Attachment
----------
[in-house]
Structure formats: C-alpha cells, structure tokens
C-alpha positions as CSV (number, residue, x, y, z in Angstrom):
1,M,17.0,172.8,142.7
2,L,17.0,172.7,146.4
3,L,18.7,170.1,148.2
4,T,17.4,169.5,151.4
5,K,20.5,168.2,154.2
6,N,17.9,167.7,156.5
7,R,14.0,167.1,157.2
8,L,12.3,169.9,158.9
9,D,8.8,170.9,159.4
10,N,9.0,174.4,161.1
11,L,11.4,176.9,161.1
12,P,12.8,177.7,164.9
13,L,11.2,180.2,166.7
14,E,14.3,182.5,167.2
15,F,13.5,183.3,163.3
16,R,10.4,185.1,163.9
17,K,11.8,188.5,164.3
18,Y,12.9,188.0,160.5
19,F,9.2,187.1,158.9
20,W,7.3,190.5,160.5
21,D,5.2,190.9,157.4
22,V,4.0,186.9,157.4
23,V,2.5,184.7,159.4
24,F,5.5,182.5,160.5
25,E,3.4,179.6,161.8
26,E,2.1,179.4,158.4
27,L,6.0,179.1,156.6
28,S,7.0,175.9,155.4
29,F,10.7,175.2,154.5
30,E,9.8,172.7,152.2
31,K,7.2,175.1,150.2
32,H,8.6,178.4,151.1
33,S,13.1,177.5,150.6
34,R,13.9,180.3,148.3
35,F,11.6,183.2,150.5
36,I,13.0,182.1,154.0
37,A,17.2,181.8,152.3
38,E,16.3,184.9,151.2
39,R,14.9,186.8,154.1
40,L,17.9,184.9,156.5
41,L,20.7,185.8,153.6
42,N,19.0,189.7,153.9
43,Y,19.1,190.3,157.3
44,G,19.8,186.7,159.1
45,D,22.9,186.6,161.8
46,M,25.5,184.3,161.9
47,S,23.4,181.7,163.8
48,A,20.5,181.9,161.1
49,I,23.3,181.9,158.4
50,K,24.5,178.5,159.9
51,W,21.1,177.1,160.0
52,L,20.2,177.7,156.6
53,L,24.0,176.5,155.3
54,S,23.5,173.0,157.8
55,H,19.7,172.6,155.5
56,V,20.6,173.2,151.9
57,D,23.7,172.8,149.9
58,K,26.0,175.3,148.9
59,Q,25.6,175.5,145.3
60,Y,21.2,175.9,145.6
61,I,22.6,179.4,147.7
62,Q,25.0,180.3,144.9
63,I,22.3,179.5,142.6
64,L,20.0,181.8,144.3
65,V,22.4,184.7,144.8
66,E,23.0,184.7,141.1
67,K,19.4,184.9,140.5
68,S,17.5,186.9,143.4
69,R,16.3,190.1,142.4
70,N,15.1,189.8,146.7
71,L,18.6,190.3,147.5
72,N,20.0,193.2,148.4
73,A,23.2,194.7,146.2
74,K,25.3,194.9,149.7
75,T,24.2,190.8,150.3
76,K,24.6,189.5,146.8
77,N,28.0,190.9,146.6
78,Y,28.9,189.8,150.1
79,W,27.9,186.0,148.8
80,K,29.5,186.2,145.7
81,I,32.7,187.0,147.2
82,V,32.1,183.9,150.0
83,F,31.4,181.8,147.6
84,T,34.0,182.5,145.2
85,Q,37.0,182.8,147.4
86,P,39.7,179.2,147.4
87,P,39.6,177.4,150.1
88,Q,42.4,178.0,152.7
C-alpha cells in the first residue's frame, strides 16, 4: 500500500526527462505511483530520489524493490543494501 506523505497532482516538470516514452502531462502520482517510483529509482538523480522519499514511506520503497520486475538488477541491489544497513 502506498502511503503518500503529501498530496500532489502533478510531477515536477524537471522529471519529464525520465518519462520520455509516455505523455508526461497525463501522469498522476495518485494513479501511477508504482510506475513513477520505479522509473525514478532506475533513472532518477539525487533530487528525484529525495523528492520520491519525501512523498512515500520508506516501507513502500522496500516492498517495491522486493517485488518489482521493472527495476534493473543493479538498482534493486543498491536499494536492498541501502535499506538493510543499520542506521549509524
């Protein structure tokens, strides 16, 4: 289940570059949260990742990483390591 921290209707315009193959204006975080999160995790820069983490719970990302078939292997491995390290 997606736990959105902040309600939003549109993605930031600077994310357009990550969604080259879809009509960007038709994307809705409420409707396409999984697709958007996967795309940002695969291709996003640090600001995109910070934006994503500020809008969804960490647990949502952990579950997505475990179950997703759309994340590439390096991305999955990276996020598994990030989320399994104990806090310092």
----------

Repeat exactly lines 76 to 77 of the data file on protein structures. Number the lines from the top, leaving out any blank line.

73,A,23.2,194.7,146.2
74,K,25.3,194.9,149.7